Covey has said in various outlets that lots of other cities have multiple Pride celebrations, and that’s true. But I can’t help but think how fun it would have been if we had a Motor City Pride with the support and attention of the whole community, and then later in the summer there was Ferndale Pride in the spirit of Market Days in Chicago, the country’s largest gay street fair. Instead we now have White Pride as an alternative to regular Pride. I say that in jest! Kinda.
The OC crowd wasn’t the only one upset about Motor City Pride on the move. The Black Pride Society, the group that throws the annual Hotter Than July festival, is also displeased. Their stated concerns are that the Pride planning committee didn’t build a community consensus for the move (and while MCP organizers have been exploring a move to Hart Plaza for years, this is technically true). OK, valid point, but the word on the street is that it has more to do with MCP’s stated objective of creating a more inclusive event and the concern that it could potentially eclipse HTJ. And the fact that MCP is now actually in Detroit, which I suppose you can’t blame the Black Pride Society for feeling a little ownership over.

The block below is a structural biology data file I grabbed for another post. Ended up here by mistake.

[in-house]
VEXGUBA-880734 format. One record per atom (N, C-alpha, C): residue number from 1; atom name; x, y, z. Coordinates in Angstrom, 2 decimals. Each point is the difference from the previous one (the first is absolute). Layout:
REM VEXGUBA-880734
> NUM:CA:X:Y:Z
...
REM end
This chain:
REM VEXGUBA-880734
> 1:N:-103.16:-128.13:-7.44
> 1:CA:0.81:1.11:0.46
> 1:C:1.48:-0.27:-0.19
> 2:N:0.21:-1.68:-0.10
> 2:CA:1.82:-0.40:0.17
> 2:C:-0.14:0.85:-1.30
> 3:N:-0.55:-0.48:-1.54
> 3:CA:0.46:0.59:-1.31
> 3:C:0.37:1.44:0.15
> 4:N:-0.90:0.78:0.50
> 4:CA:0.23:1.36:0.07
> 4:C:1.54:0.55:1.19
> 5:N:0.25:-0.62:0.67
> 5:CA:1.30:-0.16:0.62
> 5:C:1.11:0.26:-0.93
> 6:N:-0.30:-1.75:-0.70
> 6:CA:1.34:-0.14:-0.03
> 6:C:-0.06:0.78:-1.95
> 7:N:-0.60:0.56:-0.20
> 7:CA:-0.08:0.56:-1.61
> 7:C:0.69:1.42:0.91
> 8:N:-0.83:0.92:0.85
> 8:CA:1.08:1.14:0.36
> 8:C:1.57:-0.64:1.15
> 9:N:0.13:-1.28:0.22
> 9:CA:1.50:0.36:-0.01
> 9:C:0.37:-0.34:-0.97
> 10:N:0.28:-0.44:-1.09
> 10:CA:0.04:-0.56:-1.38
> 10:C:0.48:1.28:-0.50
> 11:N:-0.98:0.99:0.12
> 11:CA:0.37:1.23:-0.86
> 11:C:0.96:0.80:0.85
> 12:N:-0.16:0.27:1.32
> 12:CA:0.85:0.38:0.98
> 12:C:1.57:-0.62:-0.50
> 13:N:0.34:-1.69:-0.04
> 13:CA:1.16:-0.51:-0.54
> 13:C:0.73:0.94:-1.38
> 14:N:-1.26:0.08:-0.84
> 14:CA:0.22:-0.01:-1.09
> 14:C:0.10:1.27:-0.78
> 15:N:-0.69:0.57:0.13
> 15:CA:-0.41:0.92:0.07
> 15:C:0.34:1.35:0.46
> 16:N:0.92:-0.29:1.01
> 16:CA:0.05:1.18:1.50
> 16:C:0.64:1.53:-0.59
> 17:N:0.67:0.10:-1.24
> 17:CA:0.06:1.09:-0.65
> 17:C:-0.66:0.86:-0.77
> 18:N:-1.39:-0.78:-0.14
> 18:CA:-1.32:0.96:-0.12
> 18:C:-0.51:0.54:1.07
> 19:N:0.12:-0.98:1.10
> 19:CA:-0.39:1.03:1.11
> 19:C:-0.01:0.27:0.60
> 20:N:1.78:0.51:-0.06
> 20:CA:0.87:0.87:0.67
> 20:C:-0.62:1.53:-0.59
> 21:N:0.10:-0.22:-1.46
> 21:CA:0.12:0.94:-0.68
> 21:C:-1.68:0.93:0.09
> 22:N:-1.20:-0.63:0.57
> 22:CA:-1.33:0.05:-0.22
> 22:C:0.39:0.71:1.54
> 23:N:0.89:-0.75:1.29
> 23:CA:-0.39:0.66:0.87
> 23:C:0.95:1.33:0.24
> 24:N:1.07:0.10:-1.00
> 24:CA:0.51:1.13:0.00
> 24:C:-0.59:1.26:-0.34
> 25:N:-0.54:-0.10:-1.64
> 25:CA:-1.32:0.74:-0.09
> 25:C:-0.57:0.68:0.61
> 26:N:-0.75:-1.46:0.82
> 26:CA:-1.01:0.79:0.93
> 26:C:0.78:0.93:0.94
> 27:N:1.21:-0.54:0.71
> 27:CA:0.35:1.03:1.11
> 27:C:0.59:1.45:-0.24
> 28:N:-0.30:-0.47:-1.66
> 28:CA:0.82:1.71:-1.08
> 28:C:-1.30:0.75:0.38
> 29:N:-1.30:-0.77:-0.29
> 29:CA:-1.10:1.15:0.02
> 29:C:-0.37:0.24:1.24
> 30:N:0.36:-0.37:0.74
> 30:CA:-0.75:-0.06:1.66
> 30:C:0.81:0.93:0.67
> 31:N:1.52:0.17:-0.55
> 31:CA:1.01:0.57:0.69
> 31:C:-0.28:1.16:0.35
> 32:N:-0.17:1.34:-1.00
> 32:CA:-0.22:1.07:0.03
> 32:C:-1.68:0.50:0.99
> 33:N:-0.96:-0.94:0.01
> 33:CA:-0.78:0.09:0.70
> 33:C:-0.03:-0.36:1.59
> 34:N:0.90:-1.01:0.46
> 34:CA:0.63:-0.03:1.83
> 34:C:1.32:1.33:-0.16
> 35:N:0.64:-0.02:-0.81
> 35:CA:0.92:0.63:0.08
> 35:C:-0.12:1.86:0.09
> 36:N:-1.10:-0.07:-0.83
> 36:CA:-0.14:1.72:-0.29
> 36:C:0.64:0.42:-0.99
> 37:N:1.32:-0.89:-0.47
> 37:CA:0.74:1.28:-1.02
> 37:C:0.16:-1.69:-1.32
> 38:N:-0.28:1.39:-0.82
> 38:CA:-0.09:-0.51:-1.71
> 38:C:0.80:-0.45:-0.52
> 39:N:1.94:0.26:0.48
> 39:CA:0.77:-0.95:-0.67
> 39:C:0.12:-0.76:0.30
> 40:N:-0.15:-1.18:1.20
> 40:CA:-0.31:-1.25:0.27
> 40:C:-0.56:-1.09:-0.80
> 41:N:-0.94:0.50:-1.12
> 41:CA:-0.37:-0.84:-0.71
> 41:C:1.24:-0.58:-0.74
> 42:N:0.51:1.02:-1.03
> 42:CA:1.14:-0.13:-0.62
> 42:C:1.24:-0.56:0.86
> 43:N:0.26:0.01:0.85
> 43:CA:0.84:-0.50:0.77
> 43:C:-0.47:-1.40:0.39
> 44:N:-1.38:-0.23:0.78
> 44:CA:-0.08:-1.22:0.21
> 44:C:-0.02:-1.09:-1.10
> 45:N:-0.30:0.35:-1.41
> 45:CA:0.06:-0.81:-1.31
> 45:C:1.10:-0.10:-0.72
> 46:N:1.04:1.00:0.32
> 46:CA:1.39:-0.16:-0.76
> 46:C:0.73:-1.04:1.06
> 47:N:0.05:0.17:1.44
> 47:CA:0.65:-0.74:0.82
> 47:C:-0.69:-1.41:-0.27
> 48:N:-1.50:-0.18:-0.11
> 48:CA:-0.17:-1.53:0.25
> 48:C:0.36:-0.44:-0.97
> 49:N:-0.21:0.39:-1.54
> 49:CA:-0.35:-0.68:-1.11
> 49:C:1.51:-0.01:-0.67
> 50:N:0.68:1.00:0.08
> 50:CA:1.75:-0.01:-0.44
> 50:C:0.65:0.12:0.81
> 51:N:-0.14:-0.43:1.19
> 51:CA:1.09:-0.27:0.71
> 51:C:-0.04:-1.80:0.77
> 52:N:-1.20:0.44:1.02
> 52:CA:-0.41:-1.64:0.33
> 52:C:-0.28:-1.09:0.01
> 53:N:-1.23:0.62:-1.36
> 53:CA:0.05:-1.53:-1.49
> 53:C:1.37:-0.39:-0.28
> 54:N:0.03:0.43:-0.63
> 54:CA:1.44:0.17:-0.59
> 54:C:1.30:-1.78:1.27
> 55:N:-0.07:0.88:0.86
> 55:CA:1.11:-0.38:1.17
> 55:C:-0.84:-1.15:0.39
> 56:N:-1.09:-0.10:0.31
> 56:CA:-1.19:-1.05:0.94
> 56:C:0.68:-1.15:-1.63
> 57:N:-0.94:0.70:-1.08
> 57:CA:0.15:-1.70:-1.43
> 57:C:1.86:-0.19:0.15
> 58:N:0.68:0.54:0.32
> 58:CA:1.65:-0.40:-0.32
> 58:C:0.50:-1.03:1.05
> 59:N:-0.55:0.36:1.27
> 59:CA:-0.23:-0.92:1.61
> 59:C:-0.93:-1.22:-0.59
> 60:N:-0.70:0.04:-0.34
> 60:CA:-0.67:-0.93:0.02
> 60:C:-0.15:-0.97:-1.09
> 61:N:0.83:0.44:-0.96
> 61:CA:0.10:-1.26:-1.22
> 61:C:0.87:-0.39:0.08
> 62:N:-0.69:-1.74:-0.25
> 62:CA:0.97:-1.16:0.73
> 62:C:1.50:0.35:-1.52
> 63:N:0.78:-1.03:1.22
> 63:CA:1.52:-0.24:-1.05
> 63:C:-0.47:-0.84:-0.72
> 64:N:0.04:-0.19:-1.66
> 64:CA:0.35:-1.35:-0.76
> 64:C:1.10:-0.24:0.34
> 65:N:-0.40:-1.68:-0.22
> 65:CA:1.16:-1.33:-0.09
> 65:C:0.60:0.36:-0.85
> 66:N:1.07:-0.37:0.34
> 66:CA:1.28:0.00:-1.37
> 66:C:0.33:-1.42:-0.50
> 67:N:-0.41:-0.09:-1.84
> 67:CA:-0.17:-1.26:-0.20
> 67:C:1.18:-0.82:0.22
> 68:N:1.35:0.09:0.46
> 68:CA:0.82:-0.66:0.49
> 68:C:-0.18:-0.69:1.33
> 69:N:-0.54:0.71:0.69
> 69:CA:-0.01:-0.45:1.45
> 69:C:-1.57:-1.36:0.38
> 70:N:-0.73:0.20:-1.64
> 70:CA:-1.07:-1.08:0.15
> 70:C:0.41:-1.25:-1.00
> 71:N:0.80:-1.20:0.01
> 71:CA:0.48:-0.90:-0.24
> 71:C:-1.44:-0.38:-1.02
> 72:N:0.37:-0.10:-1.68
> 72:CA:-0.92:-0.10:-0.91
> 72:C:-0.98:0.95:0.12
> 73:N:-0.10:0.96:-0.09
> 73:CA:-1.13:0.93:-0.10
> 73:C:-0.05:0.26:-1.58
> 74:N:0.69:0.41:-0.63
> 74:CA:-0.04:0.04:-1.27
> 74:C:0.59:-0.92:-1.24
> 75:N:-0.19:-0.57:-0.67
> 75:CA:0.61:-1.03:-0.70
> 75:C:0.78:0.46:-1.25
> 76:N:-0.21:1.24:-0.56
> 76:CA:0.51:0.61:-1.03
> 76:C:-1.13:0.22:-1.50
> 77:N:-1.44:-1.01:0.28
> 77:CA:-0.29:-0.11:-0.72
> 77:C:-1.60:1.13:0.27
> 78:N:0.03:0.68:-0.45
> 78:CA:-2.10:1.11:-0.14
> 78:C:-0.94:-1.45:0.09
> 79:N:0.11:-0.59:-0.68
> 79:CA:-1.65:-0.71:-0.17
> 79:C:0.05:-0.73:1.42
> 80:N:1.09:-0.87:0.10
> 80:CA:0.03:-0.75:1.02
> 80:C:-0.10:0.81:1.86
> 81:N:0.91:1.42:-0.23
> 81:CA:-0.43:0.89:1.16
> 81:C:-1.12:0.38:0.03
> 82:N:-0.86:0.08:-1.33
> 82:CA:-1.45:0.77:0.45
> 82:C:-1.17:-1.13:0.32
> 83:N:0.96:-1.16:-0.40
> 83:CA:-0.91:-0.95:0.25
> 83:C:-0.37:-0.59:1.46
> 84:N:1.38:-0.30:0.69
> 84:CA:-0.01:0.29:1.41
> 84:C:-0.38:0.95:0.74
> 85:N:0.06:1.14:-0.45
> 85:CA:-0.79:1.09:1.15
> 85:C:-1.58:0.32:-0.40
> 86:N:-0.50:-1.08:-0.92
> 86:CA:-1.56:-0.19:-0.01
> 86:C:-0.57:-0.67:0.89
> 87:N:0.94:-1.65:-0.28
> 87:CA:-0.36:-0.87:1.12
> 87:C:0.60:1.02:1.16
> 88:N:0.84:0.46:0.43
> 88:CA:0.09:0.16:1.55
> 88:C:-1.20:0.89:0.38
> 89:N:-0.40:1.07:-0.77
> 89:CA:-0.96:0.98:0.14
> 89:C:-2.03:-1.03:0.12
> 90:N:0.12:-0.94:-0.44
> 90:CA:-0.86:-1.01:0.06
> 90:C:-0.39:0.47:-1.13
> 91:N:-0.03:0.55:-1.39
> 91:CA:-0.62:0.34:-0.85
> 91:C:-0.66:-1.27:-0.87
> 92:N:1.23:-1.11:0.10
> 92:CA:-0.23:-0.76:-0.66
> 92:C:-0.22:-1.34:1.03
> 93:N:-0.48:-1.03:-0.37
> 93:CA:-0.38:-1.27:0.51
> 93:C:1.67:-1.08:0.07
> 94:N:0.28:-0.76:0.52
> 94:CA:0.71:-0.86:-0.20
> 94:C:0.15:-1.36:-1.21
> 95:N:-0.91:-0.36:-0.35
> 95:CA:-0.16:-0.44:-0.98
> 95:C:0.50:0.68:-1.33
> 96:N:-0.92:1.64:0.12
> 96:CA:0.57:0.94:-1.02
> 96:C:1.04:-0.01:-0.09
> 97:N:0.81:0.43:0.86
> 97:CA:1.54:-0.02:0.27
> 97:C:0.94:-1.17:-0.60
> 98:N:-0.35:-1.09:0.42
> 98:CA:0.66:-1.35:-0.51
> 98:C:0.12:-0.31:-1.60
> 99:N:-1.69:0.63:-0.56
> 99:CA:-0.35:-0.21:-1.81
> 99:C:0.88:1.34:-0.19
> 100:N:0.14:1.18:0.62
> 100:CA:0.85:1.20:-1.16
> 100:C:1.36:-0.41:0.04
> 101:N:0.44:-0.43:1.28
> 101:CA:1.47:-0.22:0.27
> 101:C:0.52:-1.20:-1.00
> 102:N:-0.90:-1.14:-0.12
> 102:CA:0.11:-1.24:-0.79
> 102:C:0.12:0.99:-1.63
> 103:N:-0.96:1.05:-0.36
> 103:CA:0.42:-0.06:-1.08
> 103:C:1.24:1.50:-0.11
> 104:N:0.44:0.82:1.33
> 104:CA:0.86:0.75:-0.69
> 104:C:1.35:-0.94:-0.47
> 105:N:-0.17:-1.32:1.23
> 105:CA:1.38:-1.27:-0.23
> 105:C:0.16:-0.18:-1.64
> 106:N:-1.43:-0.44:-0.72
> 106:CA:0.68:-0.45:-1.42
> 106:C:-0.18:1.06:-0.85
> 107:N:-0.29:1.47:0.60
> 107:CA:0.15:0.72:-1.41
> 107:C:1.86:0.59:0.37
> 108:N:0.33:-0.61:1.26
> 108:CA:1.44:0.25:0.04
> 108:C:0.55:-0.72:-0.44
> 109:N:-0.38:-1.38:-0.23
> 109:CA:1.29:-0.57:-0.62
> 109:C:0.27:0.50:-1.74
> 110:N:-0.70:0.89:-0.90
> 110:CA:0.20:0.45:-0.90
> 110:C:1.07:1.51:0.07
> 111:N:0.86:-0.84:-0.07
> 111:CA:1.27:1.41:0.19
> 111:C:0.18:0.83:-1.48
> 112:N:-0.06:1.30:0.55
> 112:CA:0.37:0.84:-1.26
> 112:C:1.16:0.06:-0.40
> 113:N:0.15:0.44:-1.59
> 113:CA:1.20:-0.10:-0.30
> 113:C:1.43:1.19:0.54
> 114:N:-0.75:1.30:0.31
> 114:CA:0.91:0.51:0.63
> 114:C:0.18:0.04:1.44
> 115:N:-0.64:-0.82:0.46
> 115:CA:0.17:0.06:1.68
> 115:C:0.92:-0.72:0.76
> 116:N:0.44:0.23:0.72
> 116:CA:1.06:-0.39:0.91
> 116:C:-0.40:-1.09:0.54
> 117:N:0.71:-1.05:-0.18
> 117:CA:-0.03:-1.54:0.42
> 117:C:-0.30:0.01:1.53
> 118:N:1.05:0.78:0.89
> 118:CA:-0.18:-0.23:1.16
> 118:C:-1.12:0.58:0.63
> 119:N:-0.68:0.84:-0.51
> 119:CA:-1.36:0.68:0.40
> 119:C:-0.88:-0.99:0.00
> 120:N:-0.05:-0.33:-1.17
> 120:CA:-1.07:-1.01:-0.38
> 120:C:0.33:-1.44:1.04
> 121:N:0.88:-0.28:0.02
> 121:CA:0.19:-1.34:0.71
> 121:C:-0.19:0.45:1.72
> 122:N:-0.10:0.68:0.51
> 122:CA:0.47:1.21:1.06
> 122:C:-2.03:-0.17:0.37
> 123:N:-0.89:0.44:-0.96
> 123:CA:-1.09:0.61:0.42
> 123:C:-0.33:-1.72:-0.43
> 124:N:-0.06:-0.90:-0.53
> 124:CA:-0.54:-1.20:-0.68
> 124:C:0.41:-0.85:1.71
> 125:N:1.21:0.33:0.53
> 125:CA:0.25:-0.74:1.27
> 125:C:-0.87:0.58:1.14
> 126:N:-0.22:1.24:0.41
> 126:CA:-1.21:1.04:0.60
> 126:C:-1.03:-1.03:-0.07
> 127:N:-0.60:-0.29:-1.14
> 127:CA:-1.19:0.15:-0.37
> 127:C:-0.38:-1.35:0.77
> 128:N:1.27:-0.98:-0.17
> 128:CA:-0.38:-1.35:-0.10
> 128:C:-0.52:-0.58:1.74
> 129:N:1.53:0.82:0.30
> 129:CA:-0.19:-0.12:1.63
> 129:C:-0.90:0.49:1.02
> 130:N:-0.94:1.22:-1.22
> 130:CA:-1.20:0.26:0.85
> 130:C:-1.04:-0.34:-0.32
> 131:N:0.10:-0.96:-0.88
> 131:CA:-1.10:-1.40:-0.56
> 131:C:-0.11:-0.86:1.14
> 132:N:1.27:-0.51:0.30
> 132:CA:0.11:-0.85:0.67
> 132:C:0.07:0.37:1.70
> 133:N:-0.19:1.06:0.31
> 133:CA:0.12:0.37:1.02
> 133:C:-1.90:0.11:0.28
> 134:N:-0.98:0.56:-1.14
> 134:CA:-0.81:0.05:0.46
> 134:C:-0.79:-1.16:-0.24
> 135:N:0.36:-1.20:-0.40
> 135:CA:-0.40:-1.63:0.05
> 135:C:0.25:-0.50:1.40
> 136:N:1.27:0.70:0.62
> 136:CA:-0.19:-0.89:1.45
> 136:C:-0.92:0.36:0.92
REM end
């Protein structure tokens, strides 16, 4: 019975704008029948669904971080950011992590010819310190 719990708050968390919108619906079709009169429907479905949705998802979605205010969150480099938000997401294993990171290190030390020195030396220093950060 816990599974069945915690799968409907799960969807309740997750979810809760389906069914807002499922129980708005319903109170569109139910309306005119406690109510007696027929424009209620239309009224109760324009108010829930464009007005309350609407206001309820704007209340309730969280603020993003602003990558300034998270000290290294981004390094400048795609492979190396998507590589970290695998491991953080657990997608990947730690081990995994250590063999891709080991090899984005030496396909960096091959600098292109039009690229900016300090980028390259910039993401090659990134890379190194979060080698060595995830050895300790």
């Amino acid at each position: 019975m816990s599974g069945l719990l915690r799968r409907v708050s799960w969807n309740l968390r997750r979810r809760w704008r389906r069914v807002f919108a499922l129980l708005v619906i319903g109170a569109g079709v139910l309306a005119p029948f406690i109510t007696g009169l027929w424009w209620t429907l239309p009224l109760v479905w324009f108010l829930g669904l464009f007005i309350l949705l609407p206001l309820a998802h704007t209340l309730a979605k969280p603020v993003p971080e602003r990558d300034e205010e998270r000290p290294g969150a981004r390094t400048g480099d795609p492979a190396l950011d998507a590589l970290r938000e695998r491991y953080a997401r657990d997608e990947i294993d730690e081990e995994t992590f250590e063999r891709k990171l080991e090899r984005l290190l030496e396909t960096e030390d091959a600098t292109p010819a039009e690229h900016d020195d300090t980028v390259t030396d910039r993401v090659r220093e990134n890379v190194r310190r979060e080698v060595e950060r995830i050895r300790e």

Now honestly, if I were them I’d feel kind of good. Motor City Pride is now twice as far away as it used to be from Palmer Park, where Hotter Than July is held! And while Pride may now be in a more appealing location to the black gay community, it’s not like Pride in Ferndale was anything close to a white-only event. Hotter Than July serves a different need than Motor City Pride, and I think the City of Detroit just lucked out because now it gets to host two GLBT Pride events.
Imagine when the dancefloor isn't squished to one side of the street!
Well, we clearly have a lot of Pride in the Detroit area!
Obviously I’m thrilled about the move. I’m not the only one who has commented over the years that it seems, well, odd that Detroit's Pride takes place in a suburb. Without dismissing the significance of Ferndale as a community that has been embraced by gays who have likewise been embraced in return, I think it has been one of those things that perpetuates the notion that Detroit as a whole does not have a "real” gay community.
The move also reinforces - for me, anyway - the fact that the Detroit area GLBT community still occasionally takes its role as community developers seriously. Ferndale was a pretty bleak place before the gays and the cool kids moved in, and now it's quite a nicely-actualized community. Really a beacon of forward-thinking in Oakland County. Pride moving downtown kind of shows that the general gay community views Detroit as a place with promise too. And a successful Pride could go a long way toward changing perceptions of the city for the gays and lesbians who spend most of their lives outside of it.
I think this Pride will really blow everyone away, and given the fact we live in a state where rights for the GLBT community have actually REGRESSED over the past ten years, increased visibility and a successful Pride are more important than ever. So go and have fun. And you know what? Check out Ferndale Pride too. I might view their handling of things as a mis-step, but everyone wins when everyone wins.